It is tempting to search for the next big thing. There were no shortage of journalists sent to SXSW this past weekend for their annual quest to answer exactly that question. And this year many came up empty — or at least indifferent.  Some even skipped the event completely. Of course we like to see winners and losers. And SXSW certainly has the track record of a kingmaking conference (Twitter and Foursquare both launched there).

The reason SXSW actually matters, though, has almost nothing to do with the technology that launches there. It is not really about finding investors or even recruiting new talent either. Sure those things happen, but the vast majority of the attendees at SXSW are not launching anything or hiring anyone. So what are they doing?

Seeking inspiration is the #1 reason people attend SXSW.

Through the onslaught of speaking sessions, parties, intimate gatherings and private meetings – people find their own inspiration. It may come from hearing Elon Musk talk about realizing the potential of humanity through space travel. Or it may come from a chance encounter with someone while waiting in line for a party. We all want inspiration to be able to start something new, or to do our own work better. At SXSW, this inspiration comes from the serendipity of being in the same place with so many optimistic idea seekers and creators.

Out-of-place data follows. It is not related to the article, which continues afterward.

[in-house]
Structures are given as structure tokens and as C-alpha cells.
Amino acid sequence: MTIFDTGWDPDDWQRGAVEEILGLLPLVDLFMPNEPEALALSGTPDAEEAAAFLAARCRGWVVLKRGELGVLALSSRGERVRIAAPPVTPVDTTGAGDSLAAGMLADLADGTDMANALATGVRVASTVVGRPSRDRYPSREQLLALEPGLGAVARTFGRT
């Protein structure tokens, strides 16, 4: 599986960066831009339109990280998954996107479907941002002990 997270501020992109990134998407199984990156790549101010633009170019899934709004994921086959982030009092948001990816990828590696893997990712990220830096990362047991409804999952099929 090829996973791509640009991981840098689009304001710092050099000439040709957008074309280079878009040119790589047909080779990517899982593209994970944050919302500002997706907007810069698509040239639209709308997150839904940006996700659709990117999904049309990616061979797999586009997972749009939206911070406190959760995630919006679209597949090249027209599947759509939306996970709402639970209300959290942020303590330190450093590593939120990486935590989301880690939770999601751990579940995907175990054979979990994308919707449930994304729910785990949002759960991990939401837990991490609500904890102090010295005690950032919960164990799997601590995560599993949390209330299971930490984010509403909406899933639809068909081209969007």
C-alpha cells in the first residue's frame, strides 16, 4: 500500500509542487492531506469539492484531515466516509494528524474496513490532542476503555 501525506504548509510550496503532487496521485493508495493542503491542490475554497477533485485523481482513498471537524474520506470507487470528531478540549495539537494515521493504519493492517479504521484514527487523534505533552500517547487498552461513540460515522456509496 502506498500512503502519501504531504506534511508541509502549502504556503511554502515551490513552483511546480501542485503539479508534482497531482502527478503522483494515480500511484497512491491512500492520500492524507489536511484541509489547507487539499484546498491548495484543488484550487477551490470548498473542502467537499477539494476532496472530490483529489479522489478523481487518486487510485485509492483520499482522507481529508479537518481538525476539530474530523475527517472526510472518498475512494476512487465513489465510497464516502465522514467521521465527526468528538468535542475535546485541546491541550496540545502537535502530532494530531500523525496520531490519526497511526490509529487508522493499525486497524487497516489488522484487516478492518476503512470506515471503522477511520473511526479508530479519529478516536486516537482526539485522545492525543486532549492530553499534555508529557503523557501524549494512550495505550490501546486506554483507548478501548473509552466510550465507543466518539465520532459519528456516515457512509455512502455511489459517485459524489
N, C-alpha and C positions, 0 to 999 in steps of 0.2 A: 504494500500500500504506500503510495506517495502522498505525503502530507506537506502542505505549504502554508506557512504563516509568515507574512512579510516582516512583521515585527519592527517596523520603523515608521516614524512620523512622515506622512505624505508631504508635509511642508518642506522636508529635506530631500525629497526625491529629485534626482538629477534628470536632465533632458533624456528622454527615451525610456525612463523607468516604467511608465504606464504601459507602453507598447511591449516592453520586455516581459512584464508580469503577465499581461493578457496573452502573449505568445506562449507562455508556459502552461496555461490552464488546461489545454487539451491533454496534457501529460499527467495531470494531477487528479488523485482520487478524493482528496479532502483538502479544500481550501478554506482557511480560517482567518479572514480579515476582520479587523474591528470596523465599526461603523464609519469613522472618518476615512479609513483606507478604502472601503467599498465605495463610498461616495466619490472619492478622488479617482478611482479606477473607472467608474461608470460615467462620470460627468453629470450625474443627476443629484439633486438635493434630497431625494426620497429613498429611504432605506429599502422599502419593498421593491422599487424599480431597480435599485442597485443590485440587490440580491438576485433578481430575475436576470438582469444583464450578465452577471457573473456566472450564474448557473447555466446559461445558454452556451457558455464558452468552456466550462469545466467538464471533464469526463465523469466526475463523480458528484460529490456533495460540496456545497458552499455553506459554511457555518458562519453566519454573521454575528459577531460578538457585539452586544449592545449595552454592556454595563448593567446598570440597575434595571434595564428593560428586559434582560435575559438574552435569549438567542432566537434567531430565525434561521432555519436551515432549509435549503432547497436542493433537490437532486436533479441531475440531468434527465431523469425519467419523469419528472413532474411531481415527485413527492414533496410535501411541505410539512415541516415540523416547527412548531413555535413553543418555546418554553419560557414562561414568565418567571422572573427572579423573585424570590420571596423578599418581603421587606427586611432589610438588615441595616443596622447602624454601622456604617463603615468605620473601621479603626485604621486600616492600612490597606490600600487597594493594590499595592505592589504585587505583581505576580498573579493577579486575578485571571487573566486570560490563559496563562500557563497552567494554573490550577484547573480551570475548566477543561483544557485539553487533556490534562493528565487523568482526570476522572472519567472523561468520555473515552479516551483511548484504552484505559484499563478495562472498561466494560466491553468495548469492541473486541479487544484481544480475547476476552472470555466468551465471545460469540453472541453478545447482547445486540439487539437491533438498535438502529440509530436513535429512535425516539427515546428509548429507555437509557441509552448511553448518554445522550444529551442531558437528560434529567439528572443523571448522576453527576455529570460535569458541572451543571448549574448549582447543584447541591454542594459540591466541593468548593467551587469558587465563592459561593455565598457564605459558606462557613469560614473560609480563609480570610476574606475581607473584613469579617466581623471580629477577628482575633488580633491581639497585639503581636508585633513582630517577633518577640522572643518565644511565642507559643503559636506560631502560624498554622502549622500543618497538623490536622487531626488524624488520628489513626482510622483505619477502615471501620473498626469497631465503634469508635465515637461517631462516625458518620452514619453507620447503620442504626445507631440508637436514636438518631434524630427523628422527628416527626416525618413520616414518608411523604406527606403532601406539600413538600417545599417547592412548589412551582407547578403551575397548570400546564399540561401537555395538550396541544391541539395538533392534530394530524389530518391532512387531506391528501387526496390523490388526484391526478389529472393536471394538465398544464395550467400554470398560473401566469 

The one word reason SXSW matters is INTERSECTION.

Every industry needs this kind of moment – but many are just concentrated in a single industry. The power of SXSW is that everyone can come together at a single moment and share ideas across industry, practice field, expertise, or event interest area. We learn the most when we surround ourselves with people who think about different things than ourselves.

SXSW may be fueled by a unity of geeks who love technology and launch ideas – but you don’t always need to find one big thing in order to declare the event a success.  If there is one thing history shows us, it is that bringing smart people together always has a way of paying off in the end.